Clicking the vote link will tag the reader with one of the three tags inside my email system. I can track the vote count through the page visits, as well as tracking the people who prefer each.

Later, I will post this same content as a new article to my blog. And even on Linkedin.

There are no sales message or calls to action in this one. The purpose is to warm up a cold list and get some people in my pixels.

 

The Return of the Skillshare

Allow me to make a bold prediction.

Instructor average revenue per minute watched will double (or almost double) by the summer of 2017.

And this means that instructors can consider making courses for Skillshare or at least it’s worth uploading courses you already have again.

Let me explain my logic.

Currently, students pay $9 per month on average. Skillshare takes $6.30 and instructors get $2.70 to split between them.

Skillshare raised prices such that the average is closer to $13 per month. Under the current 70/30 split, Skillshare takes $9.10 and instructors get $3.90 (at 44% increase).

BUT if Skillshare reduces it’s cut to maintain the $6.30 and gives the bulk of the increase to instructors, they can return to 50/50 split. Skillshare gets $6.50 and instructors get $6.50. That’s a 140% increase in the instructor pool over the $2.70 they currently get.

Even if they only give instructors $5 of the $13, it’s still a double.

So reasonably, the instructor pool should double after this, raising the 5 cents per minute to close to 10 cents.

What Do I Think of Udemy?

Someone on Twitter asked me:

Hey, Scott! I see you teach at Udemy. Mind if I ask you, how do you like it? I’m considering teaching there as well and just looking for opinions on the Udemy experience. Thanks!

And here is my response:

So I’m extremely biased because I’ve done very well, and Udemy sells a lot of courses for me every month. But I understand as well that many people have a different experience. I think if you teach an in-demand topic that does not have a lot of competition, you will love it. Choose a topic not in demand, or choose a topic with 100’s of established competitors, and you might not enjoy it as much. 🙂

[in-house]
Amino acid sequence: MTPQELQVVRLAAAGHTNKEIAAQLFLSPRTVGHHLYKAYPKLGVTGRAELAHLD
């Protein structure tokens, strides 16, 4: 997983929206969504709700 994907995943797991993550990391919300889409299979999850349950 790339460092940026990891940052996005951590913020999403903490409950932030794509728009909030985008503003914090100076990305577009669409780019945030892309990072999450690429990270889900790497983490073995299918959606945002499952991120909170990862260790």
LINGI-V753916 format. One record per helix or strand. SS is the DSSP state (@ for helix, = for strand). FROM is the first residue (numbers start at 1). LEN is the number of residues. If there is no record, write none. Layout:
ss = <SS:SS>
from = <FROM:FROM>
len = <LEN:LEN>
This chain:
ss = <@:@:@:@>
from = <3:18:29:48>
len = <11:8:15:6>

I think that’s a pretty fair answer.

You’ll find a lot of people who are not fans of Udemy, but usually, it comes down to what topic they are trying to teach.

 

Udemy Coupons: Should I Continue Posting in Facebook Groups?

To the common question:

“I have been posting coupons to FB coupon groups for months. I haven’t had a single sale from this. What am I doing wrong?”

I have this response:

In general, stop doing things that don’t work. This will free your time and energy so that you can do other things that can work.

Two things at play here.

1: you need to find where your ideal audience is and they’re not on FB coupon groups. If your ideal audience is “people wanting to learn piano”, you need to present your course to those people in that place.

2: you might be asking for too much trying to get the sale so quick. I recommend you look into content marketing, where you build up trust using a steady stream of free content before asking for the sale.

“Date, date, date, date, marry.” as Gary Vee might say.

Udemy Educational Announcements for Fun and Profit

I’ll state right up front that this is a sensitive topic, and I hesitate even writing about it. I don’t want to encourage instructors to go overboard trying to pitch students or get their information.

But that doesn’t mean you can’t be prepared to accept them if they wish to give it to you voluntarily.

The main purpose of a course on Udemy or Skillshare should be to give a student good educational value for their money. They pay you, and in return, you teach them a skill. Over the years, of course, people have tried to change this simple equation and really aggressively try to extract money from the student. In general, I think we should try to give more value over time, and not just sell, sell, sell all the time.

Gary Vaynerchuk called this Jab, Jab, Jab, Right Hook.

But if you read the rules at Udemy, and the responses from the policy team, and the other official ways that Udemy communicates in the various groups, there are at least two acceptable ways to introduce the student to your other off-Udemy offerings.

I’ve talked about the bonus lecture before. In general, instructors make poor use of the bonus lecture. I did a sampling of around 30 courses and only a few were using it to sell other courses or to get people to their blog or social media accounts. Most instructors don’t even have bonus lectures. So if that’s you, go do that today.